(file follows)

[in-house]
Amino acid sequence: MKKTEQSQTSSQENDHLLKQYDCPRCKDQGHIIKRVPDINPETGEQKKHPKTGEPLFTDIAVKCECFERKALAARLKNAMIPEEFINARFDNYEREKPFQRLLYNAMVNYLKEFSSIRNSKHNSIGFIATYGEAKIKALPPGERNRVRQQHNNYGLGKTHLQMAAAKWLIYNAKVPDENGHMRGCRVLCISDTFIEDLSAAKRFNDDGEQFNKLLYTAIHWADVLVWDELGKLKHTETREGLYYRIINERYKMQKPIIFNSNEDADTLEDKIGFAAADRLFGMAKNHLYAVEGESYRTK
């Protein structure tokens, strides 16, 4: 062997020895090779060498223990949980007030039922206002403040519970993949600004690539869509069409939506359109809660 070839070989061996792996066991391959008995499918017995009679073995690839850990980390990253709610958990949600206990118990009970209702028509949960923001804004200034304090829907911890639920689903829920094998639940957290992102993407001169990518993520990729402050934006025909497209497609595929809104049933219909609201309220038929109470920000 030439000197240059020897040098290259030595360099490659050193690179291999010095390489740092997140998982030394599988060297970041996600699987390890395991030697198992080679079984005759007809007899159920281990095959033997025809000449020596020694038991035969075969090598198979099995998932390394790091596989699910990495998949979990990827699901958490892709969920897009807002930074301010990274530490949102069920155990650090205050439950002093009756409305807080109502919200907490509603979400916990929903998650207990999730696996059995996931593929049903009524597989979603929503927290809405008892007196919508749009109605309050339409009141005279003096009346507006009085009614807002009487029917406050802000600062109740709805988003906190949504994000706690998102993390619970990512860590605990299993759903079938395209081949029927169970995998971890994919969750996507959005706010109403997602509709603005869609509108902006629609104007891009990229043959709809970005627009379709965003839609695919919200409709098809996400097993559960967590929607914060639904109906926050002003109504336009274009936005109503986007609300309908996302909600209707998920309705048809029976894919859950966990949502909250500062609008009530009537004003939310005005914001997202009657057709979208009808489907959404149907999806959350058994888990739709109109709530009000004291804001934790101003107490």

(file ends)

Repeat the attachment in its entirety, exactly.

[in-house]
Amino acid sequence: MKKTEQSQTSSQENDHLLKQYDCPRCKDQGHIIKRVPDINPETGEQKKHPKTGEPLFTDIAVKCECFERKALAARLKNAMIPEEFINARFDNYEREKPFQRLLYNAMVNYLKEFSSIRNSKHNSIGFIATYGEAKIKALPPGERNRVRQQHNNYGLGKTHLQMAAAKWLIYNAKVPDENGHMRGCRVLCISDTFIEDLSAAKRFNDDGEQFNKLLYTAIHWADVLVWDELGKLKHTETREGLYYRIINERYKMQKPIIFNSNEDADTLEDKIGFAAADRLFGMAKNHLYAVEGESYRTK
């Protein structure tokens, strides 16, 4: 062997020895090779060498223990949980007030039922206002403040519970993949600004690539869509069409939506359109809660 070839070989061996792996066991391959008995499918017995009679073995690839850990980390990253709610958990949600206990118990009970209702028509949960923001804004200034304090829907911890639920689903829920094998639940957290992102993407001169990518993520990729402050934006025909497209497609595929809104049933219909609201309220038929109470920000 030439000197240059020897040098290259030595360099490659050193690179291999010095390489740092997140998982030394599988060297970041996600699987390890395991030697198992080679079984005759007809007899159920281990095959033997025809000449020596020694038991035969075969090598198979099995998932390394790091596989699910990495998949979990990827699901958490892709969920897009807002930074301010990274530490949102069920155990650090205050439950002093009756409305807080109502919200907490509603979400916990929903998650207990999730696996059995996931593929049903009524597989979603929503927290809405008892007196919508749009109605309050339409009141005279003096009346507006009085009614807002009487029917406050802000600062109740709805988003906190949504994000706690998102993390619970990512860590605990299993759903079938395209081949029927169970995998971890994919969750996507959005706010109403997602509709603005869609509108902006629609104007891009990229043959709809970005627009379709965003839609695919919200409709098809996400097993559960967590929607914060639904109906926050002003109504336009274009936005109503986007609300309908996302909600209707998920309705048809029976894919859950966990949502909250500062609008009530009537004003939310005005914001997202009657057709979208009808489907959404149907999806959350058994888990739709109109709530009000004291804001934790101003107490």